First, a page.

Aaron Tobey was pissed at the TSA's "gate rape" search procedure. He did everything he could to avoid taking a flight, but when his grandfather died late last year, he had no other option to get to the funeral but to fly. "So," he says, "I decided that the next time I would go through one of those screenings that I would make a statement somehow."
Last December, he wrote a portion of the Fourth Amendment on his chest, and headed to the security line at Richmond International Airport. "Upon being directed there I took off my t-shirt and my sweat pants and stood there in my running shorts waiting for them to proceed with the screening." (Note that some versions of this story going around the internet have him stripping to his underwear, but that's apparently not correct.)
But instead of being searched, he was arrested and charged with disorderly conduct. (He was released in time to make his flight.) The charges were dropped -- according to This morning in Henrico County Commonweath's Attorney Wade Kizer, Tobey's conduct did not rise "to what is covered by the disorderly conduct standard".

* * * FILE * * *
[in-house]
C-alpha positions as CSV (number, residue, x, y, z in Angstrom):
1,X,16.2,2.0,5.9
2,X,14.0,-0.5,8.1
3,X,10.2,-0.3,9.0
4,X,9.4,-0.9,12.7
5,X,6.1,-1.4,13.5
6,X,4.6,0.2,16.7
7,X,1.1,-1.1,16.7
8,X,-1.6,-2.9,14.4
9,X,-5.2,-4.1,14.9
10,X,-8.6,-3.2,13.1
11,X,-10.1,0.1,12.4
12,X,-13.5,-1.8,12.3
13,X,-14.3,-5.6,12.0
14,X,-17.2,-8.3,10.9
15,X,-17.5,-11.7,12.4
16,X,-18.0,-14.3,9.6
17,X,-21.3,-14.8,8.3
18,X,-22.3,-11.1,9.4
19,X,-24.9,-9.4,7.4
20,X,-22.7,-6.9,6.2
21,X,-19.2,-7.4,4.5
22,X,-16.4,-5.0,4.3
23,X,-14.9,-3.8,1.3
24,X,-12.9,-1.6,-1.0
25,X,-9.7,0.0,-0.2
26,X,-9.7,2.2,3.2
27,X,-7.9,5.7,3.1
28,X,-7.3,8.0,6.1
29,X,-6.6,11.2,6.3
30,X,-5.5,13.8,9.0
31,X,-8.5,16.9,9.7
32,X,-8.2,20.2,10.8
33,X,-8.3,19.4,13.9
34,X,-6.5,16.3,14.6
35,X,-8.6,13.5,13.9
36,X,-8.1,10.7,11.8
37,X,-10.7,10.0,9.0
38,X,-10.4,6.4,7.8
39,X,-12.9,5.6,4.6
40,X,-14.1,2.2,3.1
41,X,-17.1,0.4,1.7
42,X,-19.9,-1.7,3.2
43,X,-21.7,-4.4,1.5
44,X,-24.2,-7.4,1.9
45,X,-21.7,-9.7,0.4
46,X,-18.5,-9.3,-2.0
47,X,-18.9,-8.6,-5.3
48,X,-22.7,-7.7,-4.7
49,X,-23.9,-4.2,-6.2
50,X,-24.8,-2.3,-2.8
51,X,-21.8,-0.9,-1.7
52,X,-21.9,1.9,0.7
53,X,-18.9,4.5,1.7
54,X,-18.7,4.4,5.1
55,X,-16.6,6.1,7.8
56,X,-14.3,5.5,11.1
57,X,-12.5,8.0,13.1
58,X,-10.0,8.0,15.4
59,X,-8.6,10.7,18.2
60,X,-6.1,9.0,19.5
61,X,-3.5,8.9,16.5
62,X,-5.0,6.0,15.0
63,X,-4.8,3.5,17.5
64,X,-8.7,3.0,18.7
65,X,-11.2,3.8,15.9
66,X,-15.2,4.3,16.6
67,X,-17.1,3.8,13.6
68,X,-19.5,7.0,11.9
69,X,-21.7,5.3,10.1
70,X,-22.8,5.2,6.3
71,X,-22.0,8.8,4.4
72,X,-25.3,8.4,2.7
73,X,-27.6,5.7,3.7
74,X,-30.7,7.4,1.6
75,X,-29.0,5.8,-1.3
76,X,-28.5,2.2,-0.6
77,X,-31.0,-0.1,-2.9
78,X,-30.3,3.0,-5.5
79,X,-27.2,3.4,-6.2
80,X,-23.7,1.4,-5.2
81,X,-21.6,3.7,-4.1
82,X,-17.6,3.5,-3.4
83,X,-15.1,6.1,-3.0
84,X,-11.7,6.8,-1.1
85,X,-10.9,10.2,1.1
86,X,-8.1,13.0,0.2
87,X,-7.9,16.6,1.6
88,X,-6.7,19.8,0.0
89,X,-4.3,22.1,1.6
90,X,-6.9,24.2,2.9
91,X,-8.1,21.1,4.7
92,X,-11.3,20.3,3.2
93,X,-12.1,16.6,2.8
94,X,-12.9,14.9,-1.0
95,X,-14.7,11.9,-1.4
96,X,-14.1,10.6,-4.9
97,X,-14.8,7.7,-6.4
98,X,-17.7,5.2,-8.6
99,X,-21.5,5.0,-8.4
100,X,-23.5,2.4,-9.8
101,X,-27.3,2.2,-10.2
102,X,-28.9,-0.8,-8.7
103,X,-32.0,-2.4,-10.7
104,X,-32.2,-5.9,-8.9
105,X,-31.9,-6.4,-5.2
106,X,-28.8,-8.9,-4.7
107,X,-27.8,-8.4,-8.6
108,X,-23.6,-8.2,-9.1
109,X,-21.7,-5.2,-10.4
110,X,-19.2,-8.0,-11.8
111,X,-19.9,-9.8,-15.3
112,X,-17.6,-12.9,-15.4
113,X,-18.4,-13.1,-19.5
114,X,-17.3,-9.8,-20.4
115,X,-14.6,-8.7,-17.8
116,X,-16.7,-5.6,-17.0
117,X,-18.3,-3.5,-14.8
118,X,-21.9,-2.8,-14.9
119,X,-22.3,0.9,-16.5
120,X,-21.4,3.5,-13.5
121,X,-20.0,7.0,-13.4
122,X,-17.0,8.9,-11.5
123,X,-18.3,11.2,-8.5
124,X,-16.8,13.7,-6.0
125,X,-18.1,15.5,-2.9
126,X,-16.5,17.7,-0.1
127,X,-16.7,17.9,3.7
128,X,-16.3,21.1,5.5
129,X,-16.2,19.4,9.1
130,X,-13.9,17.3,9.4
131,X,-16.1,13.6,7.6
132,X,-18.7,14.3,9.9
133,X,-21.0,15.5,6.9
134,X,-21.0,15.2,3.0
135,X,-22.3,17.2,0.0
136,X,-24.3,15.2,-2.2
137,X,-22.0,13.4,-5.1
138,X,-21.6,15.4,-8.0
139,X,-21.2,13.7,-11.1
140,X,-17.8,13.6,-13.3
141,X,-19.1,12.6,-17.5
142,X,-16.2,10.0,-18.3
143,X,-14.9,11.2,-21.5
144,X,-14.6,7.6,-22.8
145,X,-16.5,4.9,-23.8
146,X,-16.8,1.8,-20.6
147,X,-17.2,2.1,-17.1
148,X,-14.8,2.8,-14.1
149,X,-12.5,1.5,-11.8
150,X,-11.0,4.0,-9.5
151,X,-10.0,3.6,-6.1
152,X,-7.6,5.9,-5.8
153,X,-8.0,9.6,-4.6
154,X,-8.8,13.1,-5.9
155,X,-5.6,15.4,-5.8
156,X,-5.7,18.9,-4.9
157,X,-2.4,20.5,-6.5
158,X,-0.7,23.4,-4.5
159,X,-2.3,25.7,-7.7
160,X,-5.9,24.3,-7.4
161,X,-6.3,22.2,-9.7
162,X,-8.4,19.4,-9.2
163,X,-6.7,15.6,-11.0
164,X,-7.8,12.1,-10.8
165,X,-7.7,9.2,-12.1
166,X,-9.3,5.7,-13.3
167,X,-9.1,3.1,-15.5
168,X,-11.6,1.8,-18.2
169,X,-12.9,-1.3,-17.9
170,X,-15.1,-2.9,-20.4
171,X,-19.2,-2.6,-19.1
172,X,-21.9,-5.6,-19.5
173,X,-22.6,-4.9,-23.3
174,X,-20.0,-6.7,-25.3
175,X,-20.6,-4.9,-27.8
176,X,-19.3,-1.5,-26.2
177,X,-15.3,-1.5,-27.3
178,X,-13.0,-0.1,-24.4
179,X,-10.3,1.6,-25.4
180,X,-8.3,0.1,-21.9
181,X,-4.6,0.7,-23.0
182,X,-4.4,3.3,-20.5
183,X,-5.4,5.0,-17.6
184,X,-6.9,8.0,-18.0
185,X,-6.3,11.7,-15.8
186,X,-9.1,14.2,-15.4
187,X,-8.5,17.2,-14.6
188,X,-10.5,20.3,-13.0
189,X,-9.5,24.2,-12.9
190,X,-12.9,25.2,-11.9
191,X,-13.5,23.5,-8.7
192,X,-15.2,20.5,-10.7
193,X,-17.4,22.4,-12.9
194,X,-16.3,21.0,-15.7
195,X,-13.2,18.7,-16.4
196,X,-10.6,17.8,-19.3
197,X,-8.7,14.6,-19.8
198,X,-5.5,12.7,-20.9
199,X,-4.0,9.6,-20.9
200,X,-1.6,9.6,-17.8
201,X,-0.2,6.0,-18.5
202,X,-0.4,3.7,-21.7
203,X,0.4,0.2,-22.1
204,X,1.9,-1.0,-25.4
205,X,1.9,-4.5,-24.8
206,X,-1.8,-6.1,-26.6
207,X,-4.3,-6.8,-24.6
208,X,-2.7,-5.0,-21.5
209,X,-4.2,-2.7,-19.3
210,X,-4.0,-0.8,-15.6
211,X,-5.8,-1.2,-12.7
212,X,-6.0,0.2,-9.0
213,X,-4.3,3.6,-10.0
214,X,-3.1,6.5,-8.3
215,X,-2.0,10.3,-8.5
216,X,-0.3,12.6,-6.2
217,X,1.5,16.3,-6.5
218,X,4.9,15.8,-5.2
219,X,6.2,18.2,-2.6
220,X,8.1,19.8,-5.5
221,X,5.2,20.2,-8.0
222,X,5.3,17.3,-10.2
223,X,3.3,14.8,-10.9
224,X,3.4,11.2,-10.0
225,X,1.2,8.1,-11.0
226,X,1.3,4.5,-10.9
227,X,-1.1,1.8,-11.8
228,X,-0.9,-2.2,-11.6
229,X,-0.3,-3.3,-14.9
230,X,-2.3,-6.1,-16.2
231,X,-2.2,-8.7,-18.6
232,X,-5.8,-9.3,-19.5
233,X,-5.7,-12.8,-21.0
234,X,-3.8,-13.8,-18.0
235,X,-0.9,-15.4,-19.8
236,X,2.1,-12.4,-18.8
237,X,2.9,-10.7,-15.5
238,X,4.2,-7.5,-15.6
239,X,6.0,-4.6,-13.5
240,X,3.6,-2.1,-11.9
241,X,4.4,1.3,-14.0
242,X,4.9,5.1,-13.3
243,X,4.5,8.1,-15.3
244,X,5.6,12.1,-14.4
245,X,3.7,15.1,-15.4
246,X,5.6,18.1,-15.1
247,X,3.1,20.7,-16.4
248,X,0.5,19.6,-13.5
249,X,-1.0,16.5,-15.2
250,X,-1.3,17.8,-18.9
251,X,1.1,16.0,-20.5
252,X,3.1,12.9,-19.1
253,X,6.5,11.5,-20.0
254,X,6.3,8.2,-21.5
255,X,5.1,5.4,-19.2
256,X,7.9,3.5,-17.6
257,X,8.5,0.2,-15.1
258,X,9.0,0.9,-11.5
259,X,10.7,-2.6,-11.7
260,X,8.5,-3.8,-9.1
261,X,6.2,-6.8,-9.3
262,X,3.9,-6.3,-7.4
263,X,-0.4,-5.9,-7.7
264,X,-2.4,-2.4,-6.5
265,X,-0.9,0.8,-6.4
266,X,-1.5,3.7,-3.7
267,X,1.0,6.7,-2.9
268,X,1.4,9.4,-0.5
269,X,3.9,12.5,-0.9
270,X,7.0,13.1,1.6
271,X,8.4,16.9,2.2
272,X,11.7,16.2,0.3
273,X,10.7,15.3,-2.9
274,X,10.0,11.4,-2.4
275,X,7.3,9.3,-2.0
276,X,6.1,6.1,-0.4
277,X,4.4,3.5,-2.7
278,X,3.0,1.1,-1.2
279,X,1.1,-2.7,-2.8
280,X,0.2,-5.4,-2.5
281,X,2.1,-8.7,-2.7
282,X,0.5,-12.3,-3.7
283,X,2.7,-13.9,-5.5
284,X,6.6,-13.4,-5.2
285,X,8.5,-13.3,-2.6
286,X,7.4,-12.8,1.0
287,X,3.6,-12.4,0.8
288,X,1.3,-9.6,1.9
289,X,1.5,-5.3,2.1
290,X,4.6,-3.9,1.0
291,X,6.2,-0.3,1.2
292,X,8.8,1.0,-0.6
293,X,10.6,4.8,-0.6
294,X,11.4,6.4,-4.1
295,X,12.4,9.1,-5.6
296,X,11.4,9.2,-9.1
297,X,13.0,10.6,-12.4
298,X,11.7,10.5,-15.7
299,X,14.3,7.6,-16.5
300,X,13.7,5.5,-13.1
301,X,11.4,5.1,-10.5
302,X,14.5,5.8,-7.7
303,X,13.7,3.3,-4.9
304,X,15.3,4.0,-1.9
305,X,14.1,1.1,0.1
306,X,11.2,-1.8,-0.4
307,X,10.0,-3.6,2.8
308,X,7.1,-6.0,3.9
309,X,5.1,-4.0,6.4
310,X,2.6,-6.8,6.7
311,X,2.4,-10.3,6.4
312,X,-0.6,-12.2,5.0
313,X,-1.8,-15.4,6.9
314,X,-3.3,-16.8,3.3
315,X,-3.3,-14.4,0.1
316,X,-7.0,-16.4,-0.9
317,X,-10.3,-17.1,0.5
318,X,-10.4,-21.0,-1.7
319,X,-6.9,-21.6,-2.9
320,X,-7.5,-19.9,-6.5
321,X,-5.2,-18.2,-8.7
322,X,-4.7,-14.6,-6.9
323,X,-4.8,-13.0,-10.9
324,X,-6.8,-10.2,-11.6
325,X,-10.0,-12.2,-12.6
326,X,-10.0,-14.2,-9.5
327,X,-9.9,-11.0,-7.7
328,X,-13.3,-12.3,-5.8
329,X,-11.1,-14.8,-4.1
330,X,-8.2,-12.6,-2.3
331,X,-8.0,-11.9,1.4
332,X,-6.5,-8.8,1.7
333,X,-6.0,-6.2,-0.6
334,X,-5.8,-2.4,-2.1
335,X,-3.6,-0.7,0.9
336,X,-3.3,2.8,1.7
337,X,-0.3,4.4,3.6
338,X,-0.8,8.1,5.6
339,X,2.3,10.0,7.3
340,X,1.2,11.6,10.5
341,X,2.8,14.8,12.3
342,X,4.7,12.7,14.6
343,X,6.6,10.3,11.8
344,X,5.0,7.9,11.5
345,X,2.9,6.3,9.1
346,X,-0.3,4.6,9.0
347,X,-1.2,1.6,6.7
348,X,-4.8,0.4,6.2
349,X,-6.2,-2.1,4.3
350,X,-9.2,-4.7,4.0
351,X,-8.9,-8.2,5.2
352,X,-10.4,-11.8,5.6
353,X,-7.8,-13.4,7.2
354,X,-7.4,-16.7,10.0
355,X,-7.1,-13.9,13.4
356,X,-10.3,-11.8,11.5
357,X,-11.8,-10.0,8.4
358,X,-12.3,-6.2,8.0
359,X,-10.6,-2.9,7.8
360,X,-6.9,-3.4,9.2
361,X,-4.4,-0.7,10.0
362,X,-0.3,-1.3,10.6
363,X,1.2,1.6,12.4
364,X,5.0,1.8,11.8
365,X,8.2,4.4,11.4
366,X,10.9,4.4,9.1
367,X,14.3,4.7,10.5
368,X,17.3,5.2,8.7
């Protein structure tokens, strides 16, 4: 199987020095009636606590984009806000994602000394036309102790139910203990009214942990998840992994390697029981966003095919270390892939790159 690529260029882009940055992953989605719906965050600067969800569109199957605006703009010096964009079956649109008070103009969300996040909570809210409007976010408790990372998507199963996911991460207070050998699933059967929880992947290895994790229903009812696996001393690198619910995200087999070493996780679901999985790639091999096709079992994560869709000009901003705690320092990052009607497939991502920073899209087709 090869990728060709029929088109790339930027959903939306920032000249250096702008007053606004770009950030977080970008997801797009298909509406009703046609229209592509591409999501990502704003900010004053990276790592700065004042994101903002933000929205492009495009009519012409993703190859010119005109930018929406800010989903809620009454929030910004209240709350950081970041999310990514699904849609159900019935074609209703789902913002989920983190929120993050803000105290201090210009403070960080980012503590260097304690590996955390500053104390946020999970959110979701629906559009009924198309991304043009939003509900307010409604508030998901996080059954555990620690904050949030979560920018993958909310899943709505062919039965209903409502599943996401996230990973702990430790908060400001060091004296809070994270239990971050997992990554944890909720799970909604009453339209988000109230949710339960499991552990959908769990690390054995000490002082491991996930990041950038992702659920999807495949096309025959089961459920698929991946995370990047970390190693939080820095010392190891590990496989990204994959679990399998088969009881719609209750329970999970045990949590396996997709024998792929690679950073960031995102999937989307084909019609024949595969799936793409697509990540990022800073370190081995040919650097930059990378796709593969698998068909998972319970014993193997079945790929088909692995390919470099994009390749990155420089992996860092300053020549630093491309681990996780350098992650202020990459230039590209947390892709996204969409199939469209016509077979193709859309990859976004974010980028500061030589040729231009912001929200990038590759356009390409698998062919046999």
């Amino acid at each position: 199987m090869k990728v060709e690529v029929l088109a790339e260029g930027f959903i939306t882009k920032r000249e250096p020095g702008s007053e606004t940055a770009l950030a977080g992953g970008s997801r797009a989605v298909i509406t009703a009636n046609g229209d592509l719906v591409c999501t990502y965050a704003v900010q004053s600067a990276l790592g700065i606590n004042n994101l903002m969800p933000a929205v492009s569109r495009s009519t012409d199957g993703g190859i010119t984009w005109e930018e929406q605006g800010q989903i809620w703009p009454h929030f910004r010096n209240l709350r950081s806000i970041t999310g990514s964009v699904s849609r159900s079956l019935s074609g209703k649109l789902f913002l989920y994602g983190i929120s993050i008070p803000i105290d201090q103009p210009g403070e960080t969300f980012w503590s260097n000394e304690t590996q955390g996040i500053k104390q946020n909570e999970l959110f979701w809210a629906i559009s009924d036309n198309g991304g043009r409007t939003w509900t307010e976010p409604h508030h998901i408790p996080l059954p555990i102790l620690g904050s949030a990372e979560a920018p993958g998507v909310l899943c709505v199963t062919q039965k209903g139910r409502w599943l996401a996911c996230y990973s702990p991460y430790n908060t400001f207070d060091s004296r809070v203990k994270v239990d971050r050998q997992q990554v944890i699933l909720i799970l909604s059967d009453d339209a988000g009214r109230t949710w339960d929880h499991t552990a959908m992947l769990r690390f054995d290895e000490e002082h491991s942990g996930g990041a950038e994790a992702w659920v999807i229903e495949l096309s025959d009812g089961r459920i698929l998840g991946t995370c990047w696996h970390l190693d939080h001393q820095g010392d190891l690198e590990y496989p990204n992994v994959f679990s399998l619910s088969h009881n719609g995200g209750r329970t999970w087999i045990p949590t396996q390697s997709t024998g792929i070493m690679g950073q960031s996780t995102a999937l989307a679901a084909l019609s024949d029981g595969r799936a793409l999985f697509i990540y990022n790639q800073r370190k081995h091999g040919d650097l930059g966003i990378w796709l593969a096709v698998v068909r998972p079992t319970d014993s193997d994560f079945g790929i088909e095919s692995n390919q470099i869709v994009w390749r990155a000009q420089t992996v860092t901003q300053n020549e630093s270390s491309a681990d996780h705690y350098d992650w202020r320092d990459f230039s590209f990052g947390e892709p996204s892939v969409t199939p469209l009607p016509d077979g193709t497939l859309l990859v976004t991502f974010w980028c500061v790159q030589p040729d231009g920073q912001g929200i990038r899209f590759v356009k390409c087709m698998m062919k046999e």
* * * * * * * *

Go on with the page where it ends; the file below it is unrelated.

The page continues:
Tobey is now suing Homeland Security Secretary Janet Napolitano, the head of the TSA, the Richmond airport authority, and several security officers, for $250,000 in damages and reimbursement for legal fees. The lawsuit states that it "seeks vindication of the First, Fourth and Fourteenth Amendment rights of Aaron Tobey, who ... was arrested without probable cause, falsely imprisoned and maliciously prosecuted"; it was filed on his behalf by the Rutherford Institute, a civil liberties group.